Seafood has been at the centre of the Japanese diet for more than 10,000 years, with the Japanese consuming an amount that’s more than triple the world average. But it’s not just about food — sake is also an integral part of this seafood culture. Japan’s national alcoholic drink has a 2,500-year history, but its quality, style and variety have evolved to give a marvellous selection of perfectly balanced options.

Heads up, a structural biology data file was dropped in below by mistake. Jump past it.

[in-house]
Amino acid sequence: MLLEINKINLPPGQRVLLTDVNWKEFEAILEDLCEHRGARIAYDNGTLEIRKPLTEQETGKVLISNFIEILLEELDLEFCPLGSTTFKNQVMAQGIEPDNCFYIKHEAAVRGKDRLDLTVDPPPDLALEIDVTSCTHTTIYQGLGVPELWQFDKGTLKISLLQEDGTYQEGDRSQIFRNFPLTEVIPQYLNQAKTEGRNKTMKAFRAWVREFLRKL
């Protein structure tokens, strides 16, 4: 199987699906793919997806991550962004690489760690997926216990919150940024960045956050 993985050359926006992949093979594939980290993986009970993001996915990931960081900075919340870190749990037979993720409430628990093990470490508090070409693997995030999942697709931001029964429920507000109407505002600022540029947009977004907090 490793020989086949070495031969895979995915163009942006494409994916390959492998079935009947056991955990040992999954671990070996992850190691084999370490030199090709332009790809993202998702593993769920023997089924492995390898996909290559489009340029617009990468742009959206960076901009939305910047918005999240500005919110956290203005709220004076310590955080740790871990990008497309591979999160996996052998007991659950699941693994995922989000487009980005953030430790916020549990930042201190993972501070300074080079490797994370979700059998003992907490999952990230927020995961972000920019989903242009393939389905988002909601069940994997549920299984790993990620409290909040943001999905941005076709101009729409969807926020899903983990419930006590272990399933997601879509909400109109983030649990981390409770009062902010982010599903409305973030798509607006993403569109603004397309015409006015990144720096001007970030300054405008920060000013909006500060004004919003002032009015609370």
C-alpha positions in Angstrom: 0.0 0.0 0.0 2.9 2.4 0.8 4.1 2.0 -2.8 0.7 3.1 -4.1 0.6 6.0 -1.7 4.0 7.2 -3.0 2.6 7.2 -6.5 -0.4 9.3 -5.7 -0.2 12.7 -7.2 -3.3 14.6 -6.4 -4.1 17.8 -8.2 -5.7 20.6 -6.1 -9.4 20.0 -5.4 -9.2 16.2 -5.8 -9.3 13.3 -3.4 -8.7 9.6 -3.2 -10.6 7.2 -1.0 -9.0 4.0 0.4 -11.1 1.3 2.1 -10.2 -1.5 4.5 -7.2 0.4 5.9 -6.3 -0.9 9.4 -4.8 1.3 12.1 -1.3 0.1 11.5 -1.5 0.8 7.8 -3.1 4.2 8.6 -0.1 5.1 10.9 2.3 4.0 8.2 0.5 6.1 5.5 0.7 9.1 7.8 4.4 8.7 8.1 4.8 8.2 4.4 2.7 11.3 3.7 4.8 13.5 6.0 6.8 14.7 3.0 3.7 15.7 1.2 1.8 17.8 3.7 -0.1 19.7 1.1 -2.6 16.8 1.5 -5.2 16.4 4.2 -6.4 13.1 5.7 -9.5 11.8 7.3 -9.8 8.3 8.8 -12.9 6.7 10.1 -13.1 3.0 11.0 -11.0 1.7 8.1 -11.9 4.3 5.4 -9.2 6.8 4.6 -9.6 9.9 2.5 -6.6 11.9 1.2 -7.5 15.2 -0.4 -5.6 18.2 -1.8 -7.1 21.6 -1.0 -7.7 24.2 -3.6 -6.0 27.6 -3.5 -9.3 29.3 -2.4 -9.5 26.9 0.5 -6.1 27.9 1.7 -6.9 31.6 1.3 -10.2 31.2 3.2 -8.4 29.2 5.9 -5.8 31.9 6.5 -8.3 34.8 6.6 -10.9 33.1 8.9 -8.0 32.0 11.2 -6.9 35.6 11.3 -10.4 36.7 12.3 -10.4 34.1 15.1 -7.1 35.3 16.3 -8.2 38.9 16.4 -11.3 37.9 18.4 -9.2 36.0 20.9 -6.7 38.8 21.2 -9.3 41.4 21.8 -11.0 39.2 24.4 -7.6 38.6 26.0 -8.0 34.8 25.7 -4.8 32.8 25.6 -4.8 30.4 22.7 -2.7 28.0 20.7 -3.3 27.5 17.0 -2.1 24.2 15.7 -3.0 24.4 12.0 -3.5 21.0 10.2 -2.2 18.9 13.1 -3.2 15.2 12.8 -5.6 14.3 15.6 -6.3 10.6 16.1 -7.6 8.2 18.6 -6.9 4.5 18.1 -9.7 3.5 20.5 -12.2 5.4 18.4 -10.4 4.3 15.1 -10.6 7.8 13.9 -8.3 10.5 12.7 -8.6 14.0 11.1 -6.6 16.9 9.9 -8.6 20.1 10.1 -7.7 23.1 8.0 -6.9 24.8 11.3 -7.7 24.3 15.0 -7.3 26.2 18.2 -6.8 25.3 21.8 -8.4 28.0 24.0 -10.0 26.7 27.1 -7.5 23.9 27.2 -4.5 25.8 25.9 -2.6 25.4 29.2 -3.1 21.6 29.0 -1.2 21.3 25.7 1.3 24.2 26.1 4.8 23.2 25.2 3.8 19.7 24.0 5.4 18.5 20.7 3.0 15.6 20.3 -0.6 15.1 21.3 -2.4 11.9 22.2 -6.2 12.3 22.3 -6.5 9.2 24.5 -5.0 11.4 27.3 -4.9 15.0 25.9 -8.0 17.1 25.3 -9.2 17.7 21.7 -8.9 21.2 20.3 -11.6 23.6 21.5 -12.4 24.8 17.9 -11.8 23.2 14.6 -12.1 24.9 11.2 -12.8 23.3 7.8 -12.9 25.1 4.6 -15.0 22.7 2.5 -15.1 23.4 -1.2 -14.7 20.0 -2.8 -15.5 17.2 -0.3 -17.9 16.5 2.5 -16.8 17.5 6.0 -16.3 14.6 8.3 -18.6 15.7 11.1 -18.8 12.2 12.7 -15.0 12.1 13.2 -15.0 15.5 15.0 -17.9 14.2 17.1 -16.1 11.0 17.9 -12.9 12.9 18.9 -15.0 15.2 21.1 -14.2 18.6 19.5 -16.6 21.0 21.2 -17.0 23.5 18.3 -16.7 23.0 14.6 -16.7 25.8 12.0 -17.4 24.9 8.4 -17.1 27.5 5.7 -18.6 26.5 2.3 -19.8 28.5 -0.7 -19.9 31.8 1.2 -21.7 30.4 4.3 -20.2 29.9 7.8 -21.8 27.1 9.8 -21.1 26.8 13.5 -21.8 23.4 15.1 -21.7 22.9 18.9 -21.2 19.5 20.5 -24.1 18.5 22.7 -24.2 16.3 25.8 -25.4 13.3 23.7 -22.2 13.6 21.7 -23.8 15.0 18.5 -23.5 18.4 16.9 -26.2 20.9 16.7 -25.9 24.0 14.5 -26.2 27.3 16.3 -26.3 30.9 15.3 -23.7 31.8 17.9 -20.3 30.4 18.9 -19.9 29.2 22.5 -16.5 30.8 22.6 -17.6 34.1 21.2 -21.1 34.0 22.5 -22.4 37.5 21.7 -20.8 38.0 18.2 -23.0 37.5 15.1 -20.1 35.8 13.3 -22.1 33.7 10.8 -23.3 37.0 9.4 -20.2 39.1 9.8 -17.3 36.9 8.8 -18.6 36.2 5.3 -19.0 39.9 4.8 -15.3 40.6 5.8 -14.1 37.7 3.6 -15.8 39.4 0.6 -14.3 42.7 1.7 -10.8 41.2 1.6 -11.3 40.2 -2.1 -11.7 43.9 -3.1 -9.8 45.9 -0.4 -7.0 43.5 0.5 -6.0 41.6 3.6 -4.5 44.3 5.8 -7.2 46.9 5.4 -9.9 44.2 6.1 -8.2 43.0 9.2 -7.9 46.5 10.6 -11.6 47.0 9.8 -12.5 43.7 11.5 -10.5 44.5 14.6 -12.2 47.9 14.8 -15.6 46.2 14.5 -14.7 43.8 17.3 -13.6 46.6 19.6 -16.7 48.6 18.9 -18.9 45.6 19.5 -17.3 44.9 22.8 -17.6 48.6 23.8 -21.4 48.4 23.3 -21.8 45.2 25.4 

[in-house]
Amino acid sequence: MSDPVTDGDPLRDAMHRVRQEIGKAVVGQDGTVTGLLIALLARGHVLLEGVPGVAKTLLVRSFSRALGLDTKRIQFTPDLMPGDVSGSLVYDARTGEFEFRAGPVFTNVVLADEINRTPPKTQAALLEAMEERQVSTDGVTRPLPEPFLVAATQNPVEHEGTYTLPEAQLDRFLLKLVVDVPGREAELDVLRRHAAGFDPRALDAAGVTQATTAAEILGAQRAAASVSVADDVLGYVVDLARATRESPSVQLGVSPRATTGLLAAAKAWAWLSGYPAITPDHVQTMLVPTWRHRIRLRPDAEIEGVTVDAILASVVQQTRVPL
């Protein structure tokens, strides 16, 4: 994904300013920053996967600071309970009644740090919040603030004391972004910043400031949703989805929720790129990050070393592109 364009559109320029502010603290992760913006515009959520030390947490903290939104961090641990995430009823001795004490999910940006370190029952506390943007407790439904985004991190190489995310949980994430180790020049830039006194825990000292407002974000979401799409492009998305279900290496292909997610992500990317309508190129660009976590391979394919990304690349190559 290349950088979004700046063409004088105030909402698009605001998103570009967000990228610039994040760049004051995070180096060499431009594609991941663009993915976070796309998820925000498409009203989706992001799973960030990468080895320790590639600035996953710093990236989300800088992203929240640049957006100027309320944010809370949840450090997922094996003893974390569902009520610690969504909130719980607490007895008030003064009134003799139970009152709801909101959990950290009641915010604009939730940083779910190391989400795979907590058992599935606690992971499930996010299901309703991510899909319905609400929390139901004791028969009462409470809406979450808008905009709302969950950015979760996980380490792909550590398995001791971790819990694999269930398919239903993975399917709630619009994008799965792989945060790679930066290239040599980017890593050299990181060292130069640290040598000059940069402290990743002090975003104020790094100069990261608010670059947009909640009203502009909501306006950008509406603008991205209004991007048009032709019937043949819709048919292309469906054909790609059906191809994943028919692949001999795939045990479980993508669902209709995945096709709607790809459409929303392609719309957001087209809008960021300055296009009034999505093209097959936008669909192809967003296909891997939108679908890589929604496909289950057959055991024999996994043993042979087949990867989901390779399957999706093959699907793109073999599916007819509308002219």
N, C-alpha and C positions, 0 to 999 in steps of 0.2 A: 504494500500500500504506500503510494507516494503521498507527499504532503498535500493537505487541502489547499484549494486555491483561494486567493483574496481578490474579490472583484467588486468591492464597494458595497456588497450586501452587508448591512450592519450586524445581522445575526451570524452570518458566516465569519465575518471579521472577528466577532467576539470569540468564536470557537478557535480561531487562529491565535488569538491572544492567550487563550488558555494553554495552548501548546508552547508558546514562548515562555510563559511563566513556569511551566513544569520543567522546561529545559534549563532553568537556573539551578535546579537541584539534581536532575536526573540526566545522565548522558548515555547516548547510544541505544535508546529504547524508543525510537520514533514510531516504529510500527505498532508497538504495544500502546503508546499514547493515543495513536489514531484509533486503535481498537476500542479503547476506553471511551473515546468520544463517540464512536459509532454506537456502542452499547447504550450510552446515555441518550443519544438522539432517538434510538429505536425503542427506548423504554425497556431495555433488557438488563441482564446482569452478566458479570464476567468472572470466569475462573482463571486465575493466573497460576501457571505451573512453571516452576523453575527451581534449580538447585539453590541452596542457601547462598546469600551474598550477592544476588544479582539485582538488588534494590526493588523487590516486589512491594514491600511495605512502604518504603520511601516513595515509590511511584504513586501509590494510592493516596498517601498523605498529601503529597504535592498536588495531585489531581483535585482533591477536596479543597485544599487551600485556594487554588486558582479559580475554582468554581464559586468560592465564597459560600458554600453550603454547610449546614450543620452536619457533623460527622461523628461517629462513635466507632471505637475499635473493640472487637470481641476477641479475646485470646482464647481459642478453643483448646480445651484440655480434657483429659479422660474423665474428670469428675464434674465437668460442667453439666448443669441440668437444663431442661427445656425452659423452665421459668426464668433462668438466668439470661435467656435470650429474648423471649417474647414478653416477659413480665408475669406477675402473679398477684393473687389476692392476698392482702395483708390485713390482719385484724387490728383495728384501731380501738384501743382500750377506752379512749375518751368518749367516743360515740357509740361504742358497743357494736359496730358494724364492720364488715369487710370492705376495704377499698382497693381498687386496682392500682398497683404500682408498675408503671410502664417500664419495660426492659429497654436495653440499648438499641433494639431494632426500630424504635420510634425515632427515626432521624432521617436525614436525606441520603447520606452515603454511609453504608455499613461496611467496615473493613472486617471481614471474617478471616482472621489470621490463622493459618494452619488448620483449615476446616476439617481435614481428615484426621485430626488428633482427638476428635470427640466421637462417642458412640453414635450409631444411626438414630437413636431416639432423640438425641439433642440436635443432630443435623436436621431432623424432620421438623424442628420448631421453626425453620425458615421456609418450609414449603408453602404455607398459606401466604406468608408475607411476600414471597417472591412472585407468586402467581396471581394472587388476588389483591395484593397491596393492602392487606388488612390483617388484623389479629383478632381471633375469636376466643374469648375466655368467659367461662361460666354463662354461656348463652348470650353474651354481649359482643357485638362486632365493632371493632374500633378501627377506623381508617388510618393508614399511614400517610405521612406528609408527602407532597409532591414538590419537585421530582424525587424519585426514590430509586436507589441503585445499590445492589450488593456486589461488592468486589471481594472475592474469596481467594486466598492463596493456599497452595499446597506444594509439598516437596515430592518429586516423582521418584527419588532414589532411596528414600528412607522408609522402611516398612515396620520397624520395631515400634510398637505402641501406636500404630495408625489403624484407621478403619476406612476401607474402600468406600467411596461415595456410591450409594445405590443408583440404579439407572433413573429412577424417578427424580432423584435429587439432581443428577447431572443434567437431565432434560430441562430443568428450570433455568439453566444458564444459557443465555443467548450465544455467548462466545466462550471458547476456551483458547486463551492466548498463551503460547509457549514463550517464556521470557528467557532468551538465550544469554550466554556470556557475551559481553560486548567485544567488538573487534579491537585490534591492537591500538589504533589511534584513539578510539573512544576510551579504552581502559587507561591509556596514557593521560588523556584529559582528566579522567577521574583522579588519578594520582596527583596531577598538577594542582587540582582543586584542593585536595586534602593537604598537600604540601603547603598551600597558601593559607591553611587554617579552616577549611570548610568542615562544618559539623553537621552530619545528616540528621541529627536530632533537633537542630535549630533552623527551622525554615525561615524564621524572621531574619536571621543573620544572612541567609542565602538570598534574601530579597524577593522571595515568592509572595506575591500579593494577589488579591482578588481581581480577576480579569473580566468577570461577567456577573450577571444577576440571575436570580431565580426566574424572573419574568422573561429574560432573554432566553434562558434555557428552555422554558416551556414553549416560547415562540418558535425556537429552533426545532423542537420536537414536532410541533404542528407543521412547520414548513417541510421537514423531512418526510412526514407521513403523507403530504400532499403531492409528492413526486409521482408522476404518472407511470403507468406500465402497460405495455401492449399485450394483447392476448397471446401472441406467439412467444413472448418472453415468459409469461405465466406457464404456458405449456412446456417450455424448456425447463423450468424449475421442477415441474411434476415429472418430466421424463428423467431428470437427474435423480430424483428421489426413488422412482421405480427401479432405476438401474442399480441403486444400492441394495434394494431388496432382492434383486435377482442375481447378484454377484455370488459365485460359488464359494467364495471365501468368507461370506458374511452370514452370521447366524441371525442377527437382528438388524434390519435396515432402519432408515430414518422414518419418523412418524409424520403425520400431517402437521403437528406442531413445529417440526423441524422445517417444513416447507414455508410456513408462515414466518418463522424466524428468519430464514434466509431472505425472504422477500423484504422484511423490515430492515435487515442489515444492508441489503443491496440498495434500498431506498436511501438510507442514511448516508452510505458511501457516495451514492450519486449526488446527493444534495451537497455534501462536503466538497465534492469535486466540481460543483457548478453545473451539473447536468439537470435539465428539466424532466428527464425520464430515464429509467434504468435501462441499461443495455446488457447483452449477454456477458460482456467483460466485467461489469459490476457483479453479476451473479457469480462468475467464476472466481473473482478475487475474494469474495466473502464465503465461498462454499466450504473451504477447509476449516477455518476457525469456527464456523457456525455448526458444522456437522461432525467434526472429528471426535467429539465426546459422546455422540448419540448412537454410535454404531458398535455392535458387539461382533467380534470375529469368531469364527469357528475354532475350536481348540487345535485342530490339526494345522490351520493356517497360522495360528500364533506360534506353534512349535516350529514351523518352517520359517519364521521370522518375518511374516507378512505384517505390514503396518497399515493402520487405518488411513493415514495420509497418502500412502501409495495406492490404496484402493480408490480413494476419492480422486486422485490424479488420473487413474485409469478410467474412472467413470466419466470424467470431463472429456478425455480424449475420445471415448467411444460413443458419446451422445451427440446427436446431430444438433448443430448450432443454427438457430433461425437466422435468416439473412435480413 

Sake as umami enhancer
One of the unique characteristics of sake is its rich umami, which translates as ‘essence of deliciousness’. Sake contains amino acids such as glutamic acid that give a mellow, mouth-coating sensation, helping to enhance other flavours. Sake contains two to five times more umami than wine, while seafood contains an abundant amount of umami through inosinic acid (tuna, sardine and bonito flakes), glutamic acid (prawns, sea urchin and seaweed) and succinic acid (in all shellfish).